There are surely untold numbers of excellent scientists who are sexist, but I know of at least one example in which sexism is resulting in Bad Science. I should say at the outset that I am not enraged, outraged, or even upset about this. I am rather entertained because the sexism-driven science is becoming absurdly bad, to the detriment of the scientific reputation of the Sexist Scientists, and I think that is a fair outcome of their behavior and actions.
The (vague) details:
A particular international group of scientists do not like a certain part of my research. I have maintained outwardly cordial relationships with them, but there have been some rough patches over the years. For example, one of them is the notorious pay-per-reviewer I wrote about last year at about this time. They have engaged in some sneaky behavior to find out what my recent research activities are -- they could just ask me and I would tell them, but I suppose that wouldn't be as much fun. They have written some 'attack' papers, mostly in low-impact journals. And I have heard some rather unambiguous rumors from more than one colleague to the effect of "International Professors X, Y, and/or Z hate you", even though I have not even met some of them in person.
Well, if they don't want to be my friends, then I don't want to be their friend either. Oh wait! We aren't in first grade anymore! I forgot for a moment.
I am reasonably sure that they hate me and my work because I am female. Circumstantial evidence: They do not similarly hate my male colleagues/coauthors who work closely with me on this research and similar topics, nor do they hate other male scientists with whom they disagree on various scientific topics. They focus their hate and anger on me specifically.
I have not done anything personally to attract such negative feelings. I have, however, published research that perhaps they wish they had thought of first. Or maybe my publications offend them for some other reasons. I really don't know. I just know they hate me and my work, and the best explanation is that it offends them that I am female and have published a lot on a certain topic.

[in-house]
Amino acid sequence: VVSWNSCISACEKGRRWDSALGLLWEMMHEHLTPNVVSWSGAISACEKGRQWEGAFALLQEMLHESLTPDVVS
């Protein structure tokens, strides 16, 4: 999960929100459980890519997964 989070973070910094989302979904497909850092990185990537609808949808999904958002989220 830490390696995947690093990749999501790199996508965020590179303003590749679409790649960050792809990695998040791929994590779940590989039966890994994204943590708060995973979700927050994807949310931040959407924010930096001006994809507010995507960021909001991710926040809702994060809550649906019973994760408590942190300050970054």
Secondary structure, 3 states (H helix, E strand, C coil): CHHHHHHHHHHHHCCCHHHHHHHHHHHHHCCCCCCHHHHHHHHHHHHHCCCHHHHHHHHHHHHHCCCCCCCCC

Oh well, so I can't be universally loved and respected by all. Lucky for me these guys are not very influential or even particularly good scientists, although they are not non-entities either. And they are very busy in their dislike of me.
I was thinking about this situation recently because a colleague emailed me after attending a small international meeting at which my name "came up quite a bit" in discussions. My colleague did not provide many other details, except to say that he got upset by some of these discussions and attempted to leave the room. He had to be convinced to stay. It would have been nice if he had challenged the rude people to a duel, but perhaps the fact that he expressed his severe discontent with the tone and content of the discussion somehow registered with these guys.
I can afford to be bemused rather than upset about the situation because it has very little effect on me. I am enjoying this part of my research immensely (for scientific reasons) and have continued to receive funding and publish my work. I suppose that sounds smug, but a more accurate word would be "contented". I love my work and am happy with how it has been going so far.
I can also afford to be bemused because the work they have done in response to my research has become increasingly bizarre and desperate over the years. It's as if they are willing to propose anything as long as it is different from my ideas and observations, even if what they propose is not based on data and/or violates the laws of physics, thermodynamics, and reason.
For example, if I say that there are purple kangaroos hopping around on Jupiter, they will say that there are green kangaroos hopping around on Jupiter; or that there are purple kangaroos, but not on Jupiter, they are on an extra-solar planet that has yet to be discovered; or that there are purple creatures on Jupiter, but they are definitely not kangaroos, they are bandicoots. If I provide absolutely solid and reproducible documentation of the purple Jovian kangaroos, they say that in fact they knew there were purple kangaroos and knew it before I did even though they didn't get around to publishing this fact, but I am still wrong about the mechanism by which the kangaroos hop, the average height of the hops, and the shade of purple of at least a few of the kangaroos. And furthermore, even though I didn't say anything about the effect of kangaroo hopping on Jupiter's orbit, if I had said something about this topic, I would have been wrong.
I therefore conclude that sexism is driving them mad and that this is dramatically decreasing the quality of their research and that, in this case, sexism is the cause of bad science. If only it were so in more cases.
Note: Comment moderation will be sporadic this week, but I will get to all comments as time permits.
7 years ago